A couple of new reports highlight the challenges of addressing food insecurity.
As gentrification accelerates in US cities, Brian Massey points out that attempts to increase food access through initiatives such as urban farms and gardens can actually have the adverse affect of pushing poor and low-income people out of neighbourhoods. Social media hypes up the initiative and, as Josh Singer of the Wangari Gardens project says, “all of a sudden that garden is just full of people who recently moved to the neighborhood, who are all good people, but who aren’t really food insecure.”
A new UK Food Research Collaboration report by Martin Caraher and Sinéad Furey also highlights the challenges of food insecurity. The authors say that increasing the distribution of food waste through food banks and the like can actually make food insecurity worse. They point out that although these initiatives feed the food-insecure in the short-term (which is becoming more and more essential), in the long-term, governments are able to ignore the root causes of poverty that lead to food insecurity in the first place and avoid their welfare responsibilities towards their citizens.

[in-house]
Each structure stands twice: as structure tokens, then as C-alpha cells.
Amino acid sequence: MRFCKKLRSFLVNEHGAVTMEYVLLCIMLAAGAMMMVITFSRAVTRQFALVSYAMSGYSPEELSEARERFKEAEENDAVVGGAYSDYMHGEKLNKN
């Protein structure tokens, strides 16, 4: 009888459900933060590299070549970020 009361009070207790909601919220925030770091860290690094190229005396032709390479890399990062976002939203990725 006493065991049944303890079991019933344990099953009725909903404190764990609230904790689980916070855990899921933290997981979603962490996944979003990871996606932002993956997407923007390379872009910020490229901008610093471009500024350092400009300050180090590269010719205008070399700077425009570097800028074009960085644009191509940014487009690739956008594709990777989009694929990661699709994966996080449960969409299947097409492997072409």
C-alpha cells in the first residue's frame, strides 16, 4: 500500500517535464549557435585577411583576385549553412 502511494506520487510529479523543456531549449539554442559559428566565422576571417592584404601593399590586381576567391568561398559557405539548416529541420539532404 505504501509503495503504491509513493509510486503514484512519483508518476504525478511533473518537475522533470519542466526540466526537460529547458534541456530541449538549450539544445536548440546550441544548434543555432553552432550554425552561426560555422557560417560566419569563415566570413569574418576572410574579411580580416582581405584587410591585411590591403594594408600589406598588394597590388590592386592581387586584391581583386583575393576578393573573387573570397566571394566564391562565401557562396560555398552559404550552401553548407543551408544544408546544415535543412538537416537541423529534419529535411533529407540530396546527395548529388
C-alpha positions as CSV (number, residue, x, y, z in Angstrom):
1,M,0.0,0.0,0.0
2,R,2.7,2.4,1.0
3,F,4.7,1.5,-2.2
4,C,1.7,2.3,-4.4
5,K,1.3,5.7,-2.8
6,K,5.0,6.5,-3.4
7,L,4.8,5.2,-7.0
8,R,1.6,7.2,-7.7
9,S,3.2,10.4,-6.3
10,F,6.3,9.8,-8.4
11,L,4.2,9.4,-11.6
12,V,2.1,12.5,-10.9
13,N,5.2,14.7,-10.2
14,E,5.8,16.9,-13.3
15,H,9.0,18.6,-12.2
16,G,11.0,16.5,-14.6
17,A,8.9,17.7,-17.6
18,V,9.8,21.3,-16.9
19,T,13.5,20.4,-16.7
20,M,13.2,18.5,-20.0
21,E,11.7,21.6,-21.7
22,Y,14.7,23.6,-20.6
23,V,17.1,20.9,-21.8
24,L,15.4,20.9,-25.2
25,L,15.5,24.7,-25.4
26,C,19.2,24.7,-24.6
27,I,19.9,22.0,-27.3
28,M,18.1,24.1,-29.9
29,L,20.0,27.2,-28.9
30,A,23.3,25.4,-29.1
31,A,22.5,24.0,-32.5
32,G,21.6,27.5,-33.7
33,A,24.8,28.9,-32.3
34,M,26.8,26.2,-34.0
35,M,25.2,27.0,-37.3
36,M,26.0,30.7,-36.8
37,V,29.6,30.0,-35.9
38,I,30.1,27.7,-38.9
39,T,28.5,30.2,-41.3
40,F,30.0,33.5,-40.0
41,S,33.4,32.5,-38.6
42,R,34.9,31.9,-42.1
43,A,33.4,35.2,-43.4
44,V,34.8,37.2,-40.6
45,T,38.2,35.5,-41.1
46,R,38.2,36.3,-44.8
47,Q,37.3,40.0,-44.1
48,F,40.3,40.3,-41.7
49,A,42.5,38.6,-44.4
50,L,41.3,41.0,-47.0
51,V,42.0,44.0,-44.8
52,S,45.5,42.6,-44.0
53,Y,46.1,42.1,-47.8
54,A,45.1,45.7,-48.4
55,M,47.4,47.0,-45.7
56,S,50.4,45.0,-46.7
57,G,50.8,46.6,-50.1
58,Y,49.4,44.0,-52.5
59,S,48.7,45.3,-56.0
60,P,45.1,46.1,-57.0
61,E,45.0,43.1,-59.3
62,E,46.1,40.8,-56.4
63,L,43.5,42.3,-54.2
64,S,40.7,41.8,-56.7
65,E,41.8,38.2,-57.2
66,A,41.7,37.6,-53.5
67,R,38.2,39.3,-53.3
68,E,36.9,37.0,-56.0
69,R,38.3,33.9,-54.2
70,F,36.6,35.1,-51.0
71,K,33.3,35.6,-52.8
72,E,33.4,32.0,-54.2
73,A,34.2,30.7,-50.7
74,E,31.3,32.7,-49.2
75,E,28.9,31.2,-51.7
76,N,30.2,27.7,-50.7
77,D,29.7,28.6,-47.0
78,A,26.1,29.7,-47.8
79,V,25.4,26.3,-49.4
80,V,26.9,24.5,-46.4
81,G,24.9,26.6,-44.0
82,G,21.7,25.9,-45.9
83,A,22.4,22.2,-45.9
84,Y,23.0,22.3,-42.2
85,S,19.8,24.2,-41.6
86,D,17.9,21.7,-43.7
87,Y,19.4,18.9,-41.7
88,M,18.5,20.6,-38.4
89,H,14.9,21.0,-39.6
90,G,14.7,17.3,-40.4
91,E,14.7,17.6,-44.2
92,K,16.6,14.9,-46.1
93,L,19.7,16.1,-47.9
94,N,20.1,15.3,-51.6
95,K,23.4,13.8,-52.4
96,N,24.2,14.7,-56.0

The rise of food bank use in the UK has been a major national issue, featuring prominently during the general election campaign. But a closer look at the relationship between food and poverty shows that charitable food use is just the tip of the iceberg of a much wider set of issues.
In the autumn of 2014, the Fabian Commission on Food and Poverty began an investigation to find out how the food system could work better for everybody, especially those on low incomes. This work has culminated in the final report ‘Hungry for Change’ which was launched on 28 October.
The report sets out principles for a fairer food system and short, medium and long-term actions to ensure that everybody has secure access to nutritious, sustainable, affordable food.
You can read more and download the report here